Tag Archives: ice_cap

Danny’s Ice Cap Exploration

Danny’s Ice Cap Exploration

As the world’s third largest mass of ice, trekking and living on the Patagonian ice cap is a truly unique experience and a challenge. Danny contacted Swoop in May of last year looking for an experience that took him to the ice field for several days.


Danny’s trip to the Southern Patagonian Ice Field started with his group leaving El Chalten, entering the ice fields through Paso Marconi and leaving via the Paso del Viento. He travelled there in November, and below are a selection of his incredible photos and some feedback about the adventure he undertook.


What were the challenges you faced?
My challenge was one of language and communication – I wish the group would have been more mixed with fluent English speakers. Communication with the guides was fine, they were highly experienced and professional, but small talk in the group did not really work well for me, as the group mainly talked in Spanish.


What were your highlights?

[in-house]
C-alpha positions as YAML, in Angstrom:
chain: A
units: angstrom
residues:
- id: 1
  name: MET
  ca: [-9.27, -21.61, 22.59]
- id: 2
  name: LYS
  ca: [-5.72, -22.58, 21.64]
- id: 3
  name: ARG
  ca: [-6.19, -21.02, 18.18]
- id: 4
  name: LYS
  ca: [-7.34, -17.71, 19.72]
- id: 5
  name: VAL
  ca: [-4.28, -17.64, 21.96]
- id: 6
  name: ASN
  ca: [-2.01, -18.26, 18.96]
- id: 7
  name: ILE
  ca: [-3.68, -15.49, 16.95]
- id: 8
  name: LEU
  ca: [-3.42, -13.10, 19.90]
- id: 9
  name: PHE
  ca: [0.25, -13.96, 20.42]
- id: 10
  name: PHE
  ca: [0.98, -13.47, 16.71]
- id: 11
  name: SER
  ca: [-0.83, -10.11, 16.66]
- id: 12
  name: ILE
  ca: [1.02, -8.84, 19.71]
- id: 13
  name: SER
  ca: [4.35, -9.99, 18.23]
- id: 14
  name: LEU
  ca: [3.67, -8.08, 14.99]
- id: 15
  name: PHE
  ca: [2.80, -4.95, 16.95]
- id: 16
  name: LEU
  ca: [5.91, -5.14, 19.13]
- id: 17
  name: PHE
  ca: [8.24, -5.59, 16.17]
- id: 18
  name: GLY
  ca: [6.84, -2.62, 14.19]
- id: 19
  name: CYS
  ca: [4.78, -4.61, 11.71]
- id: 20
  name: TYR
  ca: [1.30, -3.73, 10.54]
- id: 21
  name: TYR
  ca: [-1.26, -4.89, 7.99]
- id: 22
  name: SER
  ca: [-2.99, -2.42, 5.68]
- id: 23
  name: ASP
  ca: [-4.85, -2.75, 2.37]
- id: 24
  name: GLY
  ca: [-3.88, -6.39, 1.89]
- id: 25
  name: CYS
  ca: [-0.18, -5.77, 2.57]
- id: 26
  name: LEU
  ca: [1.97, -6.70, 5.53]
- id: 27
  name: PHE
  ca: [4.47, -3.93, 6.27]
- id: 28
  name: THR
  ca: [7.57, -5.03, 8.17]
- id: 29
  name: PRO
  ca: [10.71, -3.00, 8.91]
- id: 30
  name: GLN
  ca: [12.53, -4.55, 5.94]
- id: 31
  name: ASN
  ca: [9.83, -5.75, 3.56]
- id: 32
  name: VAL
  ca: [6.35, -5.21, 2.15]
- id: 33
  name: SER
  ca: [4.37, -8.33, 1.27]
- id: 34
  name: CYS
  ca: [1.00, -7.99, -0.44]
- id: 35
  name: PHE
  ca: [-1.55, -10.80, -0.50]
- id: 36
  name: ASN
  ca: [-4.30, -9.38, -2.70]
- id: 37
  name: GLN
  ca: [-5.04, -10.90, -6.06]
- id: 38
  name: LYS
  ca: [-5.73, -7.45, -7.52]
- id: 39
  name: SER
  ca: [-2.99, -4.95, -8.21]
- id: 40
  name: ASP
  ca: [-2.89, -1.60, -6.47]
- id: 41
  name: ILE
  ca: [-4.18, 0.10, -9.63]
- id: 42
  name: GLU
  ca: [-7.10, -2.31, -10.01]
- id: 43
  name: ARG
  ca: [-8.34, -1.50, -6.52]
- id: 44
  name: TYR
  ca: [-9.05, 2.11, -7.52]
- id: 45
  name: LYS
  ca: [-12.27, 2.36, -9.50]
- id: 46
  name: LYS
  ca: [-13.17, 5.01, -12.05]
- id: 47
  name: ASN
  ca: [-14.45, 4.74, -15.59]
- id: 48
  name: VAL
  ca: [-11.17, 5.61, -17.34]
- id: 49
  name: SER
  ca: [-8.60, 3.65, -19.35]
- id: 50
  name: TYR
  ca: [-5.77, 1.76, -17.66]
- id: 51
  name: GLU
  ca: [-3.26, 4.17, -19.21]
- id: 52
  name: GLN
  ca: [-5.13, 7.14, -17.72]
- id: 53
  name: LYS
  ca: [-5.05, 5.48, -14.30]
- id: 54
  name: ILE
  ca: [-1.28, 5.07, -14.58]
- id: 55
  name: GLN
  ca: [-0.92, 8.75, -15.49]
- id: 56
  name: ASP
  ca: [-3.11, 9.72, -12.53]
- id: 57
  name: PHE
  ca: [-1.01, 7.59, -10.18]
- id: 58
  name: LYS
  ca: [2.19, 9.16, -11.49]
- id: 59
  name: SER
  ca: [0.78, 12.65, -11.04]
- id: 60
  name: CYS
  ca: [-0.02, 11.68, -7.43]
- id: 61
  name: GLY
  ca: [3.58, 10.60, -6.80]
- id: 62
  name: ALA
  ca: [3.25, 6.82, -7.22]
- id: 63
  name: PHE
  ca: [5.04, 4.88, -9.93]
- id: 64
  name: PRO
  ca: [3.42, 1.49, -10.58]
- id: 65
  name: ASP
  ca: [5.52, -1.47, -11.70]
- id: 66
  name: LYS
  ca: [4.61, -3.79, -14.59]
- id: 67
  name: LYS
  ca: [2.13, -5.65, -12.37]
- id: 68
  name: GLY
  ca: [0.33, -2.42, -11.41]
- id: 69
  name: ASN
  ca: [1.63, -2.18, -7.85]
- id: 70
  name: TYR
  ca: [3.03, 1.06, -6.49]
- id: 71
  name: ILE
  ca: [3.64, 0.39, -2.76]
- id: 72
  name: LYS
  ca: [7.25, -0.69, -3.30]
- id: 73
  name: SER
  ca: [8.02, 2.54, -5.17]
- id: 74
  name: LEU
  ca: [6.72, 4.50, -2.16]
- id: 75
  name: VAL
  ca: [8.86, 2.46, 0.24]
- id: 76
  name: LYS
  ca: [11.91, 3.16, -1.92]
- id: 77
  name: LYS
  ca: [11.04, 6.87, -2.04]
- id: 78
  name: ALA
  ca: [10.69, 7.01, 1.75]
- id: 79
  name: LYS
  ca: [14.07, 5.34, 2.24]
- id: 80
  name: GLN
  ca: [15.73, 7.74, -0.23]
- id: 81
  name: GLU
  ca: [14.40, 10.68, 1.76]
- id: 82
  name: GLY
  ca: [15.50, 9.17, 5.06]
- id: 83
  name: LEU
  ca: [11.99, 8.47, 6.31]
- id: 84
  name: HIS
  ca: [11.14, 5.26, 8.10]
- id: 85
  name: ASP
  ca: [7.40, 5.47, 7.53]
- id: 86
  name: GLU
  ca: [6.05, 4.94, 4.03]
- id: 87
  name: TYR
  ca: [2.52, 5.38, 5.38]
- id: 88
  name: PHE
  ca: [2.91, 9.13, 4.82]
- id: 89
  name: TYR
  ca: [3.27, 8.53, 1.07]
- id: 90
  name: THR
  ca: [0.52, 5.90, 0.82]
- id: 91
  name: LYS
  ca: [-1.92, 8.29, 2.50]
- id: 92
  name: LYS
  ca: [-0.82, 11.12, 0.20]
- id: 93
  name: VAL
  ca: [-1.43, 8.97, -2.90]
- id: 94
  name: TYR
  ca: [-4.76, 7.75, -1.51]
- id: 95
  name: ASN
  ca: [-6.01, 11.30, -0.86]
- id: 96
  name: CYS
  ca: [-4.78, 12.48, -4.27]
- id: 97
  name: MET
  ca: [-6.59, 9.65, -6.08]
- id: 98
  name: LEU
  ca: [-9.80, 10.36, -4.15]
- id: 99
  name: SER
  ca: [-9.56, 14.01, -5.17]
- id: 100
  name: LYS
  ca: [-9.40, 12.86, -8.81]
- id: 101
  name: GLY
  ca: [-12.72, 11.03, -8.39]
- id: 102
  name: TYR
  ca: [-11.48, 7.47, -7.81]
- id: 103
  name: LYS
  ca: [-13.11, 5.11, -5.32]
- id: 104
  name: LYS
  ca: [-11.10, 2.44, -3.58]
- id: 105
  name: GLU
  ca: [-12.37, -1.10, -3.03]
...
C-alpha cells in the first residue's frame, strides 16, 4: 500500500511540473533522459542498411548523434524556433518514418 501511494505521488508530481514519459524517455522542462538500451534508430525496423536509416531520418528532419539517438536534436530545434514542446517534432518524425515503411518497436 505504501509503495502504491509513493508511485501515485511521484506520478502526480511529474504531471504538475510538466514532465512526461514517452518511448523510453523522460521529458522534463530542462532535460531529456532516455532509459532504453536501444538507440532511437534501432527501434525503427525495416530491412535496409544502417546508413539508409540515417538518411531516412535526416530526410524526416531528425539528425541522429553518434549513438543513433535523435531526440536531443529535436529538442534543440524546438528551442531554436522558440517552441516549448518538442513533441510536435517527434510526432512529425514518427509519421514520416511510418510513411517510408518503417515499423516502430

The first day on the ice field, as we had perfect weather conditions. At the end, I think the most important success factor for this expedition is the weather, this Patagonian beast… But we were very lucky, and had some very sunny days.


What was it like living out on the ice field?
It is a unique and very special experience due to the vastness and remoteness of the ice field. It feels like visiting another planet. A yet unspoiled wilderness which is challenging but also very much rewarding.


How does this adventure compare to other skiing and trekking trips you have undertaken?
It is quite different. Most trekking and skiing trips are not in such remote areas, and do not require such specific experience. Additionally, this is not one of those popular destinations like Torres del Paine with thousands of visitors and an established infrastructure, but truly a hidden gem which is rarely visited.


How did it feel after completing your trip?
That this is a once-in-a-lifetime experience. I think the only place on earth comparable to this is Antarctica. But even in Antarctica, there would not be the such incredible views on Cerro Torre and the Circo de los Altares.

IMG_1595IMG_1591Would you recommend Swoop to friends, family or colleagues for a trip to Patagonia?
Yes, absolutely.


To venture out onto the incredible ice fields yourself, get in touch with Swoop.

Ariana’s Full Circuit & Ice Cap Expedition

Ariana is still travelling on a round the world trip, but contacted us in March to let us know how she got on during her stint in Patagonia, during which she Trekked the Full Circuit in Torres del Paine, and embarked on an Ice Cap Expedition. Here’s what she had to tell us…